I have cared for the seriously mentally ill and the homeless throughout my nursing career. I have seen vulnerability and hardship up close and personal. I have also observed amazing dignity and inner strength in these very same individuals.
No one signs on to be homeless. I have worked with lawyers, social workers and teachers who became homeless for a variety of physical, economic or social reasons. The ever growing number of young mothers with children with unstable housing situations is heartbreaking.
Poverty has a direct impact on health and stress. It is understandable, yet unconscionable, for seniors, veterans and young mothers to have to choose between food and medical treatment. To further complicate matters, many are either uninsured or underinsured.
I have met some remarkable people who touched my heart and taught me valuable life lessons.
I remember *Ava, who was 64 years of age, but I guessed her to be in her mid to late eighties. Living on the streets takes an unimaginable toll on one's physical condition and appearance.
As with the great majority of this population, Ava had multiple, untreated medical conditions. Similarly, she was downright hostile towards any 'nurse-types' - except me, because 'I struck her as funny'.
Ava ended up being a sweetheart, who taught me about the simplicity and sincerity of a decent person. She always remembered me with a genuine token of appreciation, a card, an unexpected treat for Aunt Baby, a pamphlet with inspirational quotes that she knew I would like, so much more... She always ended our visits with 'Drive safely. Do you know your way back home?' How could she have known I always got lost?
Ava told me she was happy she had found her daughter after all. I was honored to fill the bill for her for a very short while. Ava was the only client who ever told me she loved me.
I remember meeting *Clyde, 68 years of age, sitting on a park bench of Love Park. The name sounds quite beautiful. In some ways, Philadelphia is a loving place to be, in 'the City of Brotherly Love'. In other ways, it can be scary as hell.
Clyde lived a transient life. He slept mostly under a major interstate that I travelled daily to work by car. The sight of this hunched and huddled man with his life possessions packed in several plastic Hefty bags made morning mascara far less important in my estimation.
After a few months, Clyde allowed us to drive him back to our office. We were fortunate to have shower facilities for rare exceptions. It was probably safe to say that Clyde had not showered in months. His appearance and proud smile after that first shower made me uncharacteristically dash to the ladies room to regain composure.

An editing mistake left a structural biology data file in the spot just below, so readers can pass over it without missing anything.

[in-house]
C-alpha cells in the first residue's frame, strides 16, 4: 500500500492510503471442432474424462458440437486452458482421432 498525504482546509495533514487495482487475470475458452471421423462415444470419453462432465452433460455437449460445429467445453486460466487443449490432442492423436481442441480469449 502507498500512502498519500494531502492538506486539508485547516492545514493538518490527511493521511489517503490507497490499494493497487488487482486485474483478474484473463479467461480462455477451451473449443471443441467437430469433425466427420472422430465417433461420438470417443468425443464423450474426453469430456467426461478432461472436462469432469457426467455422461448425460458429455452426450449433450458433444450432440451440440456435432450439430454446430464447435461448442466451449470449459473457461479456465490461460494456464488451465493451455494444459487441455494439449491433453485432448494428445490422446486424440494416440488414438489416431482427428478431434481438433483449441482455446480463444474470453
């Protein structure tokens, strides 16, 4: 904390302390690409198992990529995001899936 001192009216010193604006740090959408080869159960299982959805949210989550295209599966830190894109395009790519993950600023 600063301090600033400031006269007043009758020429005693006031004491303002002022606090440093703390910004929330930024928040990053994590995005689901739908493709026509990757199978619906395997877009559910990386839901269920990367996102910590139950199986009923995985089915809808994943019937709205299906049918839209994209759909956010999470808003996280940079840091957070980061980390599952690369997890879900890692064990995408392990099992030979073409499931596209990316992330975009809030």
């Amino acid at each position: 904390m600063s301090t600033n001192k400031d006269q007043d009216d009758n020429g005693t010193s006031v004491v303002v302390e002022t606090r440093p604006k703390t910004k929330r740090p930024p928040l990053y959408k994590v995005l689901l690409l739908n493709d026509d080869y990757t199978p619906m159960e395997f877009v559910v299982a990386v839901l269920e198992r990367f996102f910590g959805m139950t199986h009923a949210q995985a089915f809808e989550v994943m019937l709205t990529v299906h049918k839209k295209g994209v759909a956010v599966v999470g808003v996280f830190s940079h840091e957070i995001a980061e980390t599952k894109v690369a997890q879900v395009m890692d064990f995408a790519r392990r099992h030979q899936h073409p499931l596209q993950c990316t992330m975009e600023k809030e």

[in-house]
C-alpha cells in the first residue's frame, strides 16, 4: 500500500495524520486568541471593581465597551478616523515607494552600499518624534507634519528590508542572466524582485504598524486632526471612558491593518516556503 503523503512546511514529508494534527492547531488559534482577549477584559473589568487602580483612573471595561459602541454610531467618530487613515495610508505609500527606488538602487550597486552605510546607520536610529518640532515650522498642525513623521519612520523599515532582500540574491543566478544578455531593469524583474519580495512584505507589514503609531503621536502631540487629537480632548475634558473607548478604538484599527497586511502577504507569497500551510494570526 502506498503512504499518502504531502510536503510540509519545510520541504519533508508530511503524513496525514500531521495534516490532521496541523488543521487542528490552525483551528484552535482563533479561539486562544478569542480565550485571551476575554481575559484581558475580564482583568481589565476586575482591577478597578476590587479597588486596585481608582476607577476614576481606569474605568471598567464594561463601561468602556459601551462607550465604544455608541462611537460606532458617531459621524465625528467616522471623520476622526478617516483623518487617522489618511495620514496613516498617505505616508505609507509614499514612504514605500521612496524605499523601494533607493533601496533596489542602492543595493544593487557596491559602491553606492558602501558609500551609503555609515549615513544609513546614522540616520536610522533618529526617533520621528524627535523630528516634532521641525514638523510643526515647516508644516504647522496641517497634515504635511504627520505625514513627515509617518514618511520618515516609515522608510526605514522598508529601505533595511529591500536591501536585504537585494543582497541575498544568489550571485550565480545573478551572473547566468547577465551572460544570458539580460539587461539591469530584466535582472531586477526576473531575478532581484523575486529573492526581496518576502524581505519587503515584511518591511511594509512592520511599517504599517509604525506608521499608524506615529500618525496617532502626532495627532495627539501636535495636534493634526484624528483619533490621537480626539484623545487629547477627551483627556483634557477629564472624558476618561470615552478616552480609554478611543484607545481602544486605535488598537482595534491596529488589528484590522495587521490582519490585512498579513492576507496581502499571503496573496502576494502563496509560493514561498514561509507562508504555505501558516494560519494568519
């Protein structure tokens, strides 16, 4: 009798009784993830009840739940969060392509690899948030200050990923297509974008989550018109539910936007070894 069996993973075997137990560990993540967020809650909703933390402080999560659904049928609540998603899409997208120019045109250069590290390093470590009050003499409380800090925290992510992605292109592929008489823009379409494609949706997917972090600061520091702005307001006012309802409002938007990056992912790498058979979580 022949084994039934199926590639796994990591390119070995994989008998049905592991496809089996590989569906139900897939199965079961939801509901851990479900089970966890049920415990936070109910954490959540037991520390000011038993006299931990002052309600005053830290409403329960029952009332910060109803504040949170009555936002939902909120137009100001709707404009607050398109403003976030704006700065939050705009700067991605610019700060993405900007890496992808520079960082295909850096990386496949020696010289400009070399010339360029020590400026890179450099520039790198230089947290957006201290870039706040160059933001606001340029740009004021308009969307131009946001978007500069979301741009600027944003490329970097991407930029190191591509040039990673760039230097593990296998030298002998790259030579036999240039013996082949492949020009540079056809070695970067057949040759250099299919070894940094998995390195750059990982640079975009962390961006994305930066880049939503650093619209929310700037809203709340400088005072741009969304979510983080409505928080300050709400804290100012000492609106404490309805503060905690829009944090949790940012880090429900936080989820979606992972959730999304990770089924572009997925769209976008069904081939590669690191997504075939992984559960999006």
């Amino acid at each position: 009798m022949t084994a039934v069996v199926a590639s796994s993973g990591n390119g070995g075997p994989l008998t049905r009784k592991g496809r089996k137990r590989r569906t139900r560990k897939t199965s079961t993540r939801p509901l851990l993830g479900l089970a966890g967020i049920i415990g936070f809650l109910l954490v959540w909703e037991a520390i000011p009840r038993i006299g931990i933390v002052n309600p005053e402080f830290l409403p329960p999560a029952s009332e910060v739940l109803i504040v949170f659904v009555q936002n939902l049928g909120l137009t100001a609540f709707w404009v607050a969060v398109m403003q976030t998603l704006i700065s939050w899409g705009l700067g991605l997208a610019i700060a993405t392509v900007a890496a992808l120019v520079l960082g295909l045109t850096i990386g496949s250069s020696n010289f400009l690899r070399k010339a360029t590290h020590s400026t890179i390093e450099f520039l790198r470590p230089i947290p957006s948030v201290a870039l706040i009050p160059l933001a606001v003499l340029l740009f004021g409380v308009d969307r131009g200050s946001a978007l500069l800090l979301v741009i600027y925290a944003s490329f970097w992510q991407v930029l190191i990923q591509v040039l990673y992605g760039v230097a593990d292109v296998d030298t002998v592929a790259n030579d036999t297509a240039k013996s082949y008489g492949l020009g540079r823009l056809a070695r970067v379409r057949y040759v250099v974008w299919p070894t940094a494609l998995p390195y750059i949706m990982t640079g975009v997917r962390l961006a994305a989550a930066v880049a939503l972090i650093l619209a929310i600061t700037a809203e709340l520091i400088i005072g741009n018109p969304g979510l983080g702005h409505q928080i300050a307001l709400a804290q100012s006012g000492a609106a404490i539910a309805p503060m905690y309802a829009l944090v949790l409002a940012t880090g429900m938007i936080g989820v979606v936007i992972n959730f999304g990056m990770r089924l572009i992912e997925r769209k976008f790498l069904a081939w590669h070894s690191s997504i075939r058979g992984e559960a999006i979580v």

I have been known to make little drum rolls on a desk or table, for no apparent reason. On a day Clyde was in the office waiting for the Podiatrist, I had some time to spend with Clyde in the treatment room, where he was sitting anxiously on the exam table . I could see my usual efforts at small talk were not working, Due to the luxury of a clean desk surface, I tentatively started a drum roll as I stood up to start acting like I was going to straighten the treatment cabinet.
As I glanced over, I saw Clyde was grinning and his hands were drumming on his lap. I said: " Hey, what's up with that?"
I immediately sat down again as Clyde opened up about his days on the road, when he was in his twenties. He had been a drummer in a blues band. He loved Muddy Waters, his favorite, rattling off so many other artists I could barely keep track. This man was into the blues! I began to feel like Barbara Walters performing an interview with someone famous at this point. He was astonishingly funny, charming and I remember Mom telling me that: "still waters run deep."
Clyde's life on the road was an ironic prelude to the journey of his life. Struggles with alcohol and months away from home at a time led to the disintegration of his marriage and ultimate life on the streets in a much different manner.
I learned not to assume anything after working with Clyde. While he had every reason to be bitter and disagreeable, he was always a consummate gentleman. Even after so many others hurt him along the way, he always took the time to show appreciation. The mere mention of music could light up his eyes and soul. Because of Clyde, I will always prefer Muddy Waters - nothing like it!
Muddy Waters: "Got My Mojo Working"
When I met *Joyce, she was 55 years old. With a childhood rife with physical and sexual abuse, she was fiercely distrustful of people in general.
I wrote the lessons learned from Joyce in a story called "When Compassion Replaces Fear" - which is part of Tales2Inspire ~ The Ruby Collection.
For a summary, please check out the YouTube video that Lois W. Stern developed for my story.
Joyce taught me to keep fighting for what I want - to do it fearlessly and with a compassionate heart Her example serves as a perpetual reminder that the efforts are worth it.
Sharing the happenings in Weeblyhood...
Sending wishes for resolution of the wildfires and the safety and comfort of Vicki Warner and her community in the BC.
Sending my thoughts, support and positive energy to Linda Bilyeu (Sunshine). Captain Dave's courageous legacy will live on with every purchase of your book: Letter to Cancer - Lessons Learned
Until next week, wishing you peace and hugs, mar
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